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The Soul Cluster: Reconsideration of a Millennia Old Concept (cont.)
By Ede Frecska, Levente Móró and Hank Wesselman

The third one is the 'avenging soul', the muisak wakanl, which takes the stage when an arutam bearer is murdered. The function of muisak wakanl is revenge. When an individual with arutam wakanl is killed, his 'avenging soul' leaves through the mouth and proceeds to try to kill the murderer. Because the Shuars are frequently engaged in killing raids, it is important for them to come up with a mechanism to stop the 'avenging souls' from coming after them. This is the reason why the shrunken heads (tsantsa) are made. Shrinking the head prevents the muisak leaving the body, and covering it with charcoal blinds this 'avenging soul'. Moreover, the preparation moves the power of muisak to the killer’s family (for example awarding them with more food). However, the muisak means potential danger for the tribe even when it is incarcerated into the tsantsa, so after a while they excommunicate it to its village of origin, or sell the head to someone passing by (e.g., a tourist). In the belief system of the Shuars, the three-soul concept serves a double function: the conservation of tribal warfare, and the protection of the individual’s well-being (Winkelman & Baker, 2008, p. 184).

According to the view of Hawaiian aboriginals (Kahuna mysticism), everybody has a lower soul – the ‘unihipili, connected to the body and feelings – a medial soul – ‘uhane, related to mentality, and thinking – and a superior, immortal ‘aumakua (Wesselman & Kuykendall, 2004, p. 12, Wesselman, 2008, 2011). Ancient Greek thinkers would definitely ponder upon the tripartite definition of the Kahuna tradition, as in classical Greek thought, the psyche subsumed the emotional and the cognitive functions into one, while the Polynesians perceive these to be functions of two quite different souls.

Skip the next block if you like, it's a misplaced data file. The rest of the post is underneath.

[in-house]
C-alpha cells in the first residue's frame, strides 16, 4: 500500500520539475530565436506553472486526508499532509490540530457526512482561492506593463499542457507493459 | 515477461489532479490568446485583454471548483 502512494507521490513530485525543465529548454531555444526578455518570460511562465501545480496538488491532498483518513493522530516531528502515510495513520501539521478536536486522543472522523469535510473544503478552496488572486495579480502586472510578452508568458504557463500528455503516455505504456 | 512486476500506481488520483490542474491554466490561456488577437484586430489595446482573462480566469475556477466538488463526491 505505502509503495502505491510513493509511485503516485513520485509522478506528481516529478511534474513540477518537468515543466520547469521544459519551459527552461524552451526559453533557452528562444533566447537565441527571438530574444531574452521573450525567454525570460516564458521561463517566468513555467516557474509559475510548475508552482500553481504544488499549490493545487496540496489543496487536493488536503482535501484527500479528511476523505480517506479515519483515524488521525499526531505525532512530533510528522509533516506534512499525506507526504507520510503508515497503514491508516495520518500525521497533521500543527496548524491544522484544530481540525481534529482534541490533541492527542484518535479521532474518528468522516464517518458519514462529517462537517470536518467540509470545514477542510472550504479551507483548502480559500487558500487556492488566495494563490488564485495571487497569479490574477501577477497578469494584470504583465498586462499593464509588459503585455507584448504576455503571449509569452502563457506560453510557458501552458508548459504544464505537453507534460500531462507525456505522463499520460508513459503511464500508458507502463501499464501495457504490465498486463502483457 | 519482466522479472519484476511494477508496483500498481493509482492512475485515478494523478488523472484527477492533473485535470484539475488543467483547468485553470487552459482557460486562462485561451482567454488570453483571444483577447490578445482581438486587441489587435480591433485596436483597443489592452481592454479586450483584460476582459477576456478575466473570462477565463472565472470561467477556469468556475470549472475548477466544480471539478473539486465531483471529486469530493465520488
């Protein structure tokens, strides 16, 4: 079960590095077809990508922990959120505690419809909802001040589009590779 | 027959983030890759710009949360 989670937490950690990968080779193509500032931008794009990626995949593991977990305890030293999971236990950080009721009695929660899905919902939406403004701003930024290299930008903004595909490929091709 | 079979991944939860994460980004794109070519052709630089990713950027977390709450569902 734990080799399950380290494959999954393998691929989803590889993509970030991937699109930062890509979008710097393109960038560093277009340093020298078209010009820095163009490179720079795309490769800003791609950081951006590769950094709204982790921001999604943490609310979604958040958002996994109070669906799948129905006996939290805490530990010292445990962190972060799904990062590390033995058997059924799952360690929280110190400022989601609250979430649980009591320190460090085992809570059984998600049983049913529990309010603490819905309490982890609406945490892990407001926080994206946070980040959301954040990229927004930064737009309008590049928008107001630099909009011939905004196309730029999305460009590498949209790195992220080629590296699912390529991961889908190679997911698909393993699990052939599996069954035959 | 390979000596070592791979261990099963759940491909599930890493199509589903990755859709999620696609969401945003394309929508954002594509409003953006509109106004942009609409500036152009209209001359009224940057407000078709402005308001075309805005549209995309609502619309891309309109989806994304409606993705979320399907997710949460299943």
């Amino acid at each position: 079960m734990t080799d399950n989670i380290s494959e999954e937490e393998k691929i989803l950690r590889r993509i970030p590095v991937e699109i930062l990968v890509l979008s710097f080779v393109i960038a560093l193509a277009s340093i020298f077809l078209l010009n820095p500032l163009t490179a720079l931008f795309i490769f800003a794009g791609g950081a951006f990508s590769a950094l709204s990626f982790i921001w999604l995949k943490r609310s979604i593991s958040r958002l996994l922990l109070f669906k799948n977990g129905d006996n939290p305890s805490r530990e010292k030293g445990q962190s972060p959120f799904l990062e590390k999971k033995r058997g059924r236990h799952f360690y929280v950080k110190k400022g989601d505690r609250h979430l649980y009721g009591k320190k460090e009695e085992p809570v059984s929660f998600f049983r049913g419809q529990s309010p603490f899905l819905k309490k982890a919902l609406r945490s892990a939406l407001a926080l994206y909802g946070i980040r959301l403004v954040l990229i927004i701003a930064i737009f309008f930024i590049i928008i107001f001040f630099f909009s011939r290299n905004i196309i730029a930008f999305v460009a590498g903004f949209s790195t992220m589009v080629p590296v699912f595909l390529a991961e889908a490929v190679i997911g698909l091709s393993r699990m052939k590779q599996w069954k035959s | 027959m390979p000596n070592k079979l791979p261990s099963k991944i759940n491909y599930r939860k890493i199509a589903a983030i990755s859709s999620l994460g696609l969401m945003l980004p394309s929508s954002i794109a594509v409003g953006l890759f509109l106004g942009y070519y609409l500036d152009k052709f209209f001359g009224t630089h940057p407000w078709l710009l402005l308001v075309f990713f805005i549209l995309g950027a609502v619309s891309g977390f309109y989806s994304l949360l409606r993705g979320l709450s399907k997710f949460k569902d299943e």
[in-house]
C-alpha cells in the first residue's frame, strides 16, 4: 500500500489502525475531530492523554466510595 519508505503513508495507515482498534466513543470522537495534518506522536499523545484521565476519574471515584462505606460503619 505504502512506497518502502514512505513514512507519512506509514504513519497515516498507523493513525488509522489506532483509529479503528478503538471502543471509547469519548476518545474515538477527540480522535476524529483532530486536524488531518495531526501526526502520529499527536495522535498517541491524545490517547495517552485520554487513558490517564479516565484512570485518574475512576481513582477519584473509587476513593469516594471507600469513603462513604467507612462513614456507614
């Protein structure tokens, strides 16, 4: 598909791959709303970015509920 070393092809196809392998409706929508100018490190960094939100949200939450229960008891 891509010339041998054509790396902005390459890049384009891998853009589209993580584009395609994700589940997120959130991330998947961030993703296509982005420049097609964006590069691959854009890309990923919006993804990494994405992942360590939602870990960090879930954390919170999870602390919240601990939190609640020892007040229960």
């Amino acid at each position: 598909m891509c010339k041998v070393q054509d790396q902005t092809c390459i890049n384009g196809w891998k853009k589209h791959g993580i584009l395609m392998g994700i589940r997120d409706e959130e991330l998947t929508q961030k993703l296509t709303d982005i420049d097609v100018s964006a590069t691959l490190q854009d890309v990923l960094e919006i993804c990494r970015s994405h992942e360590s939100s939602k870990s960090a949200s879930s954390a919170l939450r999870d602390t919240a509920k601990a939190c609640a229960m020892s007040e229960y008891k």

The composite picture derived from the concepts of the soul in numerous cultures outlines meaningful commonalities and offsets insignificant differences. The results suggest that the singularity defined as 'self' by Westerners, is actually a cluster, a personal 'soul cluster' (Table 1). All aspects of the soul cluster are combined to create a functional self, and all of them are part of the same totality, originating from the same source, yet they exist in very different states of quality. In considering the Hawaiian Kahuna teachings, we find a psychodynamically intriguing interplay between the three soul components, a sort of souldynamic (taken after the term ‘psychodynamic psychotherapy’) which has been utilized in treatment concepts and enjoys an extensive multicultural acceptance spanning across space and time. It has been my experience (Frecska) that my psychiatric patients can relate to this tripartite soul division more easily than to the terminology and psychodynamic approach of classical psychoanalysis.

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